Cover image of "The Seersucker Whipsaw," by Ross Thomas

Clint Shartelle is a honey-tongued Southerner who wears impeccable three-piece suits and drinks like a fish. (Do fish actually drink? Whatever.) Shartelle claims to be one sixty-fourth Native American, one-twelfth African-American, and the country’s best political campaign manager. Apparently, he is not the only one who believes that. Enter Peter Upshaw, who represents a fast-growing London-based American PR firm. Upshaw carries an offer of an immoderate sum of money for Shartelle to run a campaign in a West African nation that bears a considerable resemblance to Nigeria. This — eventually — turns out to be an offer Shartelle cannot refuse. Thus begins The Seersucker Whipsaw by Ross Thomas.

Africa for the Africans

It is 1966, barely more than two years since the assassination of John F. Kennedy and before the major U.S. escalation that seared the Vietnam War into the memory of all who lived through it. In Africa, decolonization was just getting underway; Ghana had been independent for less than a decade. Presidential elections are scheduled in a country called Albertia (as in Prince Albert, get it?), and the British are falling all over themselves to get out and leave Africa to the Africans. Albertia is wealthy, so competition for the presidency is naturally stiff.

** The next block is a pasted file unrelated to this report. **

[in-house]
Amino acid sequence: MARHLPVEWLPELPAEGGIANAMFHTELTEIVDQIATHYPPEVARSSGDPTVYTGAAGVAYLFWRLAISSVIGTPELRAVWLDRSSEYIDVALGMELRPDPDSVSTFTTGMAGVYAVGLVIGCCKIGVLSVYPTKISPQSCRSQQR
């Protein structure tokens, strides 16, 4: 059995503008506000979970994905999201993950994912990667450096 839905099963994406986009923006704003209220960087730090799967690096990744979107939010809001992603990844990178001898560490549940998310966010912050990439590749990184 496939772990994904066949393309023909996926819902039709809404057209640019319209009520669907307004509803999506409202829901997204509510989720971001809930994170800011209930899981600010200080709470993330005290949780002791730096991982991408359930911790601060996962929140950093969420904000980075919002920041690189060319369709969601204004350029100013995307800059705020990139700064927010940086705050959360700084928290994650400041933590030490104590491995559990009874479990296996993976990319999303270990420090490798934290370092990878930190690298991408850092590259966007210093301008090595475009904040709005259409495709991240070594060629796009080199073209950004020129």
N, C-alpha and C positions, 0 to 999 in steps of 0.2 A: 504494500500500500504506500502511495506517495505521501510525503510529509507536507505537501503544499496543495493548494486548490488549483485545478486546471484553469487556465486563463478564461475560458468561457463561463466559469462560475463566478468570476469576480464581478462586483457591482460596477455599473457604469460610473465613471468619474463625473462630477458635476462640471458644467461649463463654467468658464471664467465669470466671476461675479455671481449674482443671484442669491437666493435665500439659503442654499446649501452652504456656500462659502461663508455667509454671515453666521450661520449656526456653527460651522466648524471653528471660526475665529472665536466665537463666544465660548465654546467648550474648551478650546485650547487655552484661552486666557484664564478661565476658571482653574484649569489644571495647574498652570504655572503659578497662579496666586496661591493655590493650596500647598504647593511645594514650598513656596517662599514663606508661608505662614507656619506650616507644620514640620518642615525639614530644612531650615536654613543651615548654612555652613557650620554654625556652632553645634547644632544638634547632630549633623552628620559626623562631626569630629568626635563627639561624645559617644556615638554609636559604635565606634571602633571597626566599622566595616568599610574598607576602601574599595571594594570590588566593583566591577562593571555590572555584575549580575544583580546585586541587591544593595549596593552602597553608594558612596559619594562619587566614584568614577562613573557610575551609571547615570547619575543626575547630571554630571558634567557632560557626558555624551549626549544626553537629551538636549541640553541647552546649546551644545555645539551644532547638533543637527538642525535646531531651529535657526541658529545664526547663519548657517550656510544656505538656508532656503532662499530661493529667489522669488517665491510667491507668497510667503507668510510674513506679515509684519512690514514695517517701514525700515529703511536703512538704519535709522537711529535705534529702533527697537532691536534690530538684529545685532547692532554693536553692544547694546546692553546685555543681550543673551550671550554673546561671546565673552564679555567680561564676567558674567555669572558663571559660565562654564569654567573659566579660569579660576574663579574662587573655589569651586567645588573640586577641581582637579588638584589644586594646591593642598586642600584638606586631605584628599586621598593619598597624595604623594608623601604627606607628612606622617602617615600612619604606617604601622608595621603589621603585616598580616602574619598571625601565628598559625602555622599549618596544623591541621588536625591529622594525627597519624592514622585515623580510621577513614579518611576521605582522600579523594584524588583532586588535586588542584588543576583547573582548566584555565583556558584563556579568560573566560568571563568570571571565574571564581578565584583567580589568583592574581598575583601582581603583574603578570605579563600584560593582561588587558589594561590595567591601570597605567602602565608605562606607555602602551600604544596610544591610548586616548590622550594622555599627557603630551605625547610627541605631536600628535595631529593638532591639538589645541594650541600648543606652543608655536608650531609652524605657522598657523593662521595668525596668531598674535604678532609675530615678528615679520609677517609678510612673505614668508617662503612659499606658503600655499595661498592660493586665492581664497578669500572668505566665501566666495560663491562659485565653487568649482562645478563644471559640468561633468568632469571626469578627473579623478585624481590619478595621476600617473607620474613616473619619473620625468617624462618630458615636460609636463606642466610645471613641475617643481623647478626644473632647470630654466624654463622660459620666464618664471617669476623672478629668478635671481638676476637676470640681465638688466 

The Seersucker Whipsaw by Ross Thomas (1992) 208 pages ★★★★★ 

A problematic three-way race

With little delay, Shartelle and Upshaw arrive in Albertia to launch the campaign for Chief Akomolo, the Big Man in the west of the country. He faces two major opponents, one in the north, the other in the east. Unfortunately, both command more populous territories and are better positioned to win than the Chief. To make matters worse, other American organizations are working for the two opponents — and one of them is the CIA. Shartelle, as strategist and manager, and Upshaw, as speechwriter and flack, realize that Akomolo can’t possibly win if they run a clean, straightforward campaign. But Shartelle, it turns out, is a genius at dirty tricks — and Akomolo’s advisers prove to be equally flexible about campaign ethics. For anyone with even the most casual experience in electoral politics, the ensuing campaign is a wonder to behold.

Dialogue that sings

To say that Ross Thomas has a way with words is akin to claiming that Barack Obama is a fair-to-middling orator. His narrative prose is superb, his characters are unforgettable, and his dialogue is priceless: witty, intelligent, and oh-so-natural.

About the author

Ross Thomas began writing novels in the 1960s and passed away twenty years ago, but his books are just as fresh and engaging today as they were when first published. The Seersucker Whipsaw is the fourth of the twenty thrillers he wrote under his own name. He also wrote five novels under a pseudonym and two books of nonfiction.

For more great reading

I’ve listed and linked my reviews of all the Ross Thomas novels I’ve read here: Reviewing Ross Thomas – thrillers that stand the test of time.

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